The cost of your raw land purchase isn't the same as the sales price you pay. The sales price is only part of it.
You'll want to determine the yield, or what you can get from the developed property. That will require additional outlays of money for property surveys, environmental impact studies, fees, permits, engineering services and soil tests.
And once you've determined that your property has potential worth, you'll also have the actual development costs. These can include tree removal, grading and clearing, the building of access roads, payments to bring utilities to your land and expenses involved with drilling a well or installing a septic tank.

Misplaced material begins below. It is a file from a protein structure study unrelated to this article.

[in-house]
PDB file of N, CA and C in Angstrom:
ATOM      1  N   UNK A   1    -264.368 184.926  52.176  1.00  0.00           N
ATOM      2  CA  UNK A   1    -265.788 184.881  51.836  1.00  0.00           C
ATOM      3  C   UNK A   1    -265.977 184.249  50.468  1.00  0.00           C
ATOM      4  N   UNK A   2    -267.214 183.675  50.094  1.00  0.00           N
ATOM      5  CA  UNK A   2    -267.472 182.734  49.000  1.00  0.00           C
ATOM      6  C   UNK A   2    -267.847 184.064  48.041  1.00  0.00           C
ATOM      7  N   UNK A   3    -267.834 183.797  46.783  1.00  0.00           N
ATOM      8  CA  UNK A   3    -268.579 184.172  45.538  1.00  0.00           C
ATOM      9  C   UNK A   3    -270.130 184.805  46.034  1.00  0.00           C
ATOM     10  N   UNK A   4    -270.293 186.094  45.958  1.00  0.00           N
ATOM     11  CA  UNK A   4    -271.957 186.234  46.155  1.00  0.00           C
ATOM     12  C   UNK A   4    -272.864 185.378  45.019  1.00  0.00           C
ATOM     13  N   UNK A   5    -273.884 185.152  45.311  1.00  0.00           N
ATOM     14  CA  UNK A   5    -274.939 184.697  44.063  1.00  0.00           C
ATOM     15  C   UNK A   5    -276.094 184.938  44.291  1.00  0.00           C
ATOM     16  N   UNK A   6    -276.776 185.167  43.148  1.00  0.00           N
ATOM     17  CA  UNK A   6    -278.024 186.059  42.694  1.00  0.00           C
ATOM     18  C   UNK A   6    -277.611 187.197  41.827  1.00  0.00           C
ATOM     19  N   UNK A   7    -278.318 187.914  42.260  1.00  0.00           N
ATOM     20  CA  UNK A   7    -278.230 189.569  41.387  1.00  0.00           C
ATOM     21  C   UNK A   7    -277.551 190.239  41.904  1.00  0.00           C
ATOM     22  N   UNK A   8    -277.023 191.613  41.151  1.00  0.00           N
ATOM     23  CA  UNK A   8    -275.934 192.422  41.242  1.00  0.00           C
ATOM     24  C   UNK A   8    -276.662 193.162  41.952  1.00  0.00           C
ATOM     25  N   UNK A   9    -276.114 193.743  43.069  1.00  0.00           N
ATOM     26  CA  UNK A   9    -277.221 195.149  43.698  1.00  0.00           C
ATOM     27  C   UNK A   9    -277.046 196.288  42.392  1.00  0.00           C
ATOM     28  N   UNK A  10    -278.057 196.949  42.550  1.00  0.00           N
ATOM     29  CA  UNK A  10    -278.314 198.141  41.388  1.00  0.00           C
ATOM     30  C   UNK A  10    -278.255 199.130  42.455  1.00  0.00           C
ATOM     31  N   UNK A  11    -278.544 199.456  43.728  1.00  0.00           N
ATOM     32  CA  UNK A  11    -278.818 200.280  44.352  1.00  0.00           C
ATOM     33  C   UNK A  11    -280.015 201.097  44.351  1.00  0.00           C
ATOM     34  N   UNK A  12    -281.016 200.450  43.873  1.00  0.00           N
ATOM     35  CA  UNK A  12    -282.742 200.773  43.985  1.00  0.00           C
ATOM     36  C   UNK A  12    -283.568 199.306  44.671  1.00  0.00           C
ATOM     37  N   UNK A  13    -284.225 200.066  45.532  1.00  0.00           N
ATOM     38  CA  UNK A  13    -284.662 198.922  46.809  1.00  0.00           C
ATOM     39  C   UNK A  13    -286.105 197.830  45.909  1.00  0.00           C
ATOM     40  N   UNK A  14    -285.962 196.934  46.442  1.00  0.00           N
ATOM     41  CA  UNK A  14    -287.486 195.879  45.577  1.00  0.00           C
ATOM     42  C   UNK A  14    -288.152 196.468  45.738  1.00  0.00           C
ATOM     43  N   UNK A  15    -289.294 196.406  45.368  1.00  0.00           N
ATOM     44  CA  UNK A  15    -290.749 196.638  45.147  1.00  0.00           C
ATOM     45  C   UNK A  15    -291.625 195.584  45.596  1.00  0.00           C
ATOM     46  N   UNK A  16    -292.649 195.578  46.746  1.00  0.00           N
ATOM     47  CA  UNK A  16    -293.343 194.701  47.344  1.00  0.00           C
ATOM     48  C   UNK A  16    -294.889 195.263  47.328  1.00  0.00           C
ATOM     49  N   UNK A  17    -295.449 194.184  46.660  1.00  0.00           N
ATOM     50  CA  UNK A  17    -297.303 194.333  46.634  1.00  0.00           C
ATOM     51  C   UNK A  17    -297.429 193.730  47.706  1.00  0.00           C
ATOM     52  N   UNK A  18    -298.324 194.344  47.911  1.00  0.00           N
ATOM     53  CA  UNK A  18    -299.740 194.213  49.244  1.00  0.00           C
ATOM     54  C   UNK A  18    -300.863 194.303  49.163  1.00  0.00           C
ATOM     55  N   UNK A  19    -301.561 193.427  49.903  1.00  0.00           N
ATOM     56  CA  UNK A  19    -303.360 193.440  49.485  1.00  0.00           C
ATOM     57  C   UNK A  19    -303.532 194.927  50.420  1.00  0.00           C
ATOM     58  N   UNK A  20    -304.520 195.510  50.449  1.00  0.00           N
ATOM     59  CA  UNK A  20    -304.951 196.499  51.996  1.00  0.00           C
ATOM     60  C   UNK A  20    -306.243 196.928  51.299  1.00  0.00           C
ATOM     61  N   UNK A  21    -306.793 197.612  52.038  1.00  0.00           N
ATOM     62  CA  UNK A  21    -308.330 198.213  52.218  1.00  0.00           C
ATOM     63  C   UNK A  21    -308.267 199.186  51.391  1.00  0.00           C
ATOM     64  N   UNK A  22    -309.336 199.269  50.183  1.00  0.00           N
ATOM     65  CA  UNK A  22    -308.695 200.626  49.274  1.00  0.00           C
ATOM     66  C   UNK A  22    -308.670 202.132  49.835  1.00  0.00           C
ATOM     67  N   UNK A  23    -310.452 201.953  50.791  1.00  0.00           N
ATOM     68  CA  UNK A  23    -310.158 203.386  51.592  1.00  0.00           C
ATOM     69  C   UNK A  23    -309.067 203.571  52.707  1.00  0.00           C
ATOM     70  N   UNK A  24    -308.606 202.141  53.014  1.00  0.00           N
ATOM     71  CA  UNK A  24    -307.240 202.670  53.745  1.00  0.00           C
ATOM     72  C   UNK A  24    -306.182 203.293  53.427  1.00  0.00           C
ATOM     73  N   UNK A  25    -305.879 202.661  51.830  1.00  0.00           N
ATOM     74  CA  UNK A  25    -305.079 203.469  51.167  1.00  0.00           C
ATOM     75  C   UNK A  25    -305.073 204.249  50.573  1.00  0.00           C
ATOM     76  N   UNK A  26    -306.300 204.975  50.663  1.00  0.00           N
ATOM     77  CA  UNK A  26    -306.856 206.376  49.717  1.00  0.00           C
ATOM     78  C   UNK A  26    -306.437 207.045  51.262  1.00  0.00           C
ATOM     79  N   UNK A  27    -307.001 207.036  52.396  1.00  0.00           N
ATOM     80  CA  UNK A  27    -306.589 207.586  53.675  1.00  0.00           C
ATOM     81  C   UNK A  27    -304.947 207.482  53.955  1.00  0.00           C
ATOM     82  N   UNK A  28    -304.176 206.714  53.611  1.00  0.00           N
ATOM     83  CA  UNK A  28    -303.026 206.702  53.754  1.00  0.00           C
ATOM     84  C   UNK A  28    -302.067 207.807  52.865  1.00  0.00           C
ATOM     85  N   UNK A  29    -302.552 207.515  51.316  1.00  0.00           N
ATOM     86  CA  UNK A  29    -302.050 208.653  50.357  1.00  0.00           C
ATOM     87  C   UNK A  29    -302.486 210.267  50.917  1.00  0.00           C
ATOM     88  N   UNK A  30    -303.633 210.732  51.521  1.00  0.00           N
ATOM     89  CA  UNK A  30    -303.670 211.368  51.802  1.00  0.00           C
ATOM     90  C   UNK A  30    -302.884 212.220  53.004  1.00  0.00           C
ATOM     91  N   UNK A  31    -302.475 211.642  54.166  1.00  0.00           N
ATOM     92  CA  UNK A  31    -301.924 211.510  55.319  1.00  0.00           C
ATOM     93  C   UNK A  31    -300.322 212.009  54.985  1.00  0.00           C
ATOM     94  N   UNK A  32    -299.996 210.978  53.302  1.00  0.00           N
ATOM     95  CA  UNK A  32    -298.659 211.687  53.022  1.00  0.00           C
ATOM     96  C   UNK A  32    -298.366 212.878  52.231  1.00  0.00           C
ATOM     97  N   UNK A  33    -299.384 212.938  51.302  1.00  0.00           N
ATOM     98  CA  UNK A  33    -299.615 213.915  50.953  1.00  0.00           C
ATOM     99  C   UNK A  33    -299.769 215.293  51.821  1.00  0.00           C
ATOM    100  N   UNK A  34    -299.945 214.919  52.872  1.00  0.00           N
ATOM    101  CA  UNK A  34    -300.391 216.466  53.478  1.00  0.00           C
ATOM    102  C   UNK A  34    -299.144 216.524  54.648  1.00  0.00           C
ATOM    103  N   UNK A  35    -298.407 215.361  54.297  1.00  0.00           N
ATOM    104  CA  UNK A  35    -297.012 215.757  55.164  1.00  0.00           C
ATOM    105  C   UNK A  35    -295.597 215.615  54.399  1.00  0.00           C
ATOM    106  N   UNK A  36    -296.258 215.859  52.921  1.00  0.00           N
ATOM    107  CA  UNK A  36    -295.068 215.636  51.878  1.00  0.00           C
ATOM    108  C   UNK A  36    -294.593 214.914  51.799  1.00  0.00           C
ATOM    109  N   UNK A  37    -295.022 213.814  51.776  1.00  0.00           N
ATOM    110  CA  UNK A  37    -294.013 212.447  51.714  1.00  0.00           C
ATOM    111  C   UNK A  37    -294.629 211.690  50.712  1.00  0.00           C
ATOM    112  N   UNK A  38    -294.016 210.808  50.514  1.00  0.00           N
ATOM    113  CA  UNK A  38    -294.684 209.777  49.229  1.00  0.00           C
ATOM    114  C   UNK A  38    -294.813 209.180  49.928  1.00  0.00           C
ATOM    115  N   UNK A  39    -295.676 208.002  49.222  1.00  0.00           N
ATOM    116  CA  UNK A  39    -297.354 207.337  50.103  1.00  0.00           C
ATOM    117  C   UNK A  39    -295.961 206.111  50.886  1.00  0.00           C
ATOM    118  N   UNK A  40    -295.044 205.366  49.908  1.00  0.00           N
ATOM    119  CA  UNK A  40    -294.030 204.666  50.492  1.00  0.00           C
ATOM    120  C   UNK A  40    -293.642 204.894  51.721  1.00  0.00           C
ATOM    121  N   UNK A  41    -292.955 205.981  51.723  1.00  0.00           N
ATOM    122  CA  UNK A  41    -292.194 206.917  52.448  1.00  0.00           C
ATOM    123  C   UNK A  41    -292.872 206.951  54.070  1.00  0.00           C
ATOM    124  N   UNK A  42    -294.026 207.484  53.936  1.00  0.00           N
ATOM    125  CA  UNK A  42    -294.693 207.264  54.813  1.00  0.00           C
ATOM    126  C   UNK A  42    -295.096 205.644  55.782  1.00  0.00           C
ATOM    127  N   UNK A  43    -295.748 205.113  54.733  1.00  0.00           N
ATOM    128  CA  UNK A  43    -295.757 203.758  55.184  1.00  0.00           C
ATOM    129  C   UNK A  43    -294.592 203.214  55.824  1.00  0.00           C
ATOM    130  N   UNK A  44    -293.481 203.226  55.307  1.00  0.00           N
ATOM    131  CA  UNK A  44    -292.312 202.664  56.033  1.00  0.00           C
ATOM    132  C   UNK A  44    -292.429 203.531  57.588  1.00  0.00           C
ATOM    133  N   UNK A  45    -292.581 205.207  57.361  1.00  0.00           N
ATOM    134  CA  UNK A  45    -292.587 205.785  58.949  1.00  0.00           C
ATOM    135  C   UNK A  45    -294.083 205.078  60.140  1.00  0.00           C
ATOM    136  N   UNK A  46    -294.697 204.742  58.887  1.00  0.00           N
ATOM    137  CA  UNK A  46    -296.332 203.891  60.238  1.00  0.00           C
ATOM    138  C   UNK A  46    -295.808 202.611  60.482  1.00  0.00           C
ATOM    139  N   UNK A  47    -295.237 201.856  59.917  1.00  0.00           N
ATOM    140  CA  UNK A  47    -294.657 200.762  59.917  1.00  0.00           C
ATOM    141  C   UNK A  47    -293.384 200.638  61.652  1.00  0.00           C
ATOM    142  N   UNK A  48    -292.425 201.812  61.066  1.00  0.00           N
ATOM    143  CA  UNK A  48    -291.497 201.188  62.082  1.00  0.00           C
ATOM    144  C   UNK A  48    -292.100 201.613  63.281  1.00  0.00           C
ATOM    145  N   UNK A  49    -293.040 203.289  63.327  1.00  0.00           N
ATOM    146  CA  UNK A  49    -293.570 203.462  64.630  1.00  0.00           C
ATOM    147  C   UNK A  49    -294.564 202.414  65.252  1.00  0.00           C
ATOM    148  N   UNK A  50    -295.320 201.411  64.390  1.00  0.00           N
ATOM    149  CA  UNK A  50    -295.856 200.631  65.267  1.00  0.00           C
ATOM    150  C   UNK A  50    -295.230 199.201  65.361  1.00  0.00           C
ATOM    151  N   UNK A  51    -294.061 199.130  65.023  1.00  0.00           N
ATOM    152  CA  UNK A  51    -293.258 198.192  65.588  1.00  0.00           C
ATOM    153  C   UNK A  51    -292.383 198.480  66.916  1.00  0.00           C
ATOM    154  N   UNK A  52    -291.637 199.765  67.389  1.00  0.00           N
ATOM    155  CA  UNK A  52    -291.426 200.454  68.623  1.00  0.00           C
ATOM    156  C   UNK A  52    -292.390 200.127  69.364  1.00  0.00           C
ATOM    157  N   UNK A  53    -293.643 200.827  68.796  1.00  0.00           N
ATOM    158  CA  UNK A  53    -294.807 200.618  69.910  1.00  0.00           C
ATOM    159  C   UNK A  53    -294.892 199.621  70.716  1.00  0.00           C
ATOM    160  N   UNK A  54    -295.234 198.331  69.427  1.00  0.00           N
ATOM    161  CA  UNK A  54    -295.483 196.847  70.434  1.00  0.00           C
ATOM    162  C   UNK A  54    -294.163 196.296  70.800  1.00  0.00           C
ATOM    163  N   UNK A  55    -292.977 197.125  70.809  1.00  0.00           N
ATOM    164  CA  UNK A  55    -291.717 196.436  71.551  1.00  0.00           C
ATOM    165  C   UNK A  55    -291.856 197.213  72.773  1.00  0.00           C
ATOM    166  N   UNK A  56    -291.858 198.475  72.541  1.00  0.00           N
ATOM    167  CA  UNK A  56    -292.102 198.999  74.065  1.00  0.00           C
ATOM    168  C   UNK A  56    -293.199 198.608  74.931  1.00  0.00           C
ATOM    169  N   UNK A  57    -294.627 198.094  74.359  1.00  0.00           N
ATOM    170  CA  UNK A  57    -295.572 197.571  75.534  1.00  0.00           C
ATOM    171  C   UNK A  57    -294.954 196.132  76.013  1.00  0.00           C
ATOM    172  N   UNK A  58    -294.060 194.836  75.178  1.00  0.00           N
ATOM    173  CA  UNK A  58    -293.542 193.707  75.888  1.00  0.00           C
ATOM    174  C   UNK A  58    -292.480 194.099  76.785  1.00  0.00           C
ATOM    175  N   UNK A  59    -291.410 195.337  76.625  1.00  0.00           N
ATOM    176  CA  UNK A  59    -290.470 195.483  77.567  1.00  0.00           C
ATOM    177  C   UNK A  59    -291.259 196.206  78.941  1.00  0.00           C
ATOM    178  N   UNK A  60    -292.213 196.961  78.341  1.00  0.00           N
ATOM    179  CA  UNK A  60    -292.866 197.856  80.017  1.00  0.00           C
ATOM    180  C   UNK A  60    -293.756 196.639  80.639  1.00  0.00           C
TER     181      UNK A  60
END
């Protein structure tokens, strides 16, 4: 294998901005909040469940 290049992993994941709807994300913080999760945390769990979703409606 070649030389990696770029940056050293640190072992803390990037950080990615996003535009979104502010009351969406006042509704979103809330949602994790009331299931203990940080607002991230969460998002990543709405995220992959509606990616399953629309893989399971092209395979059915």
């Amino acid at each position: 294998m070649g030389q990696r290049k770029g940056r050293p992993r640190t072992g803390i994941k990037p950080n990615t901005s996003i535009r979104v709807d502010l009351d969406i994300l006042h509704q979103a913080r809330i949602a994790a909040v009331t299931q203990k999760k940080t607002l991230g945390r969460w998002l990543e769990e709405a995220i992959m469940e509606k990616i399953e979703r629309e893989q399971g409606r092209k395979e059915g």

Before you buy, make sure you have the financing to cover the sales price and beyond. Lenders usually won't lend you more than 50 percent of the land's purchase price. So, you might consider part-seller and part-bank financing [source: McLinden].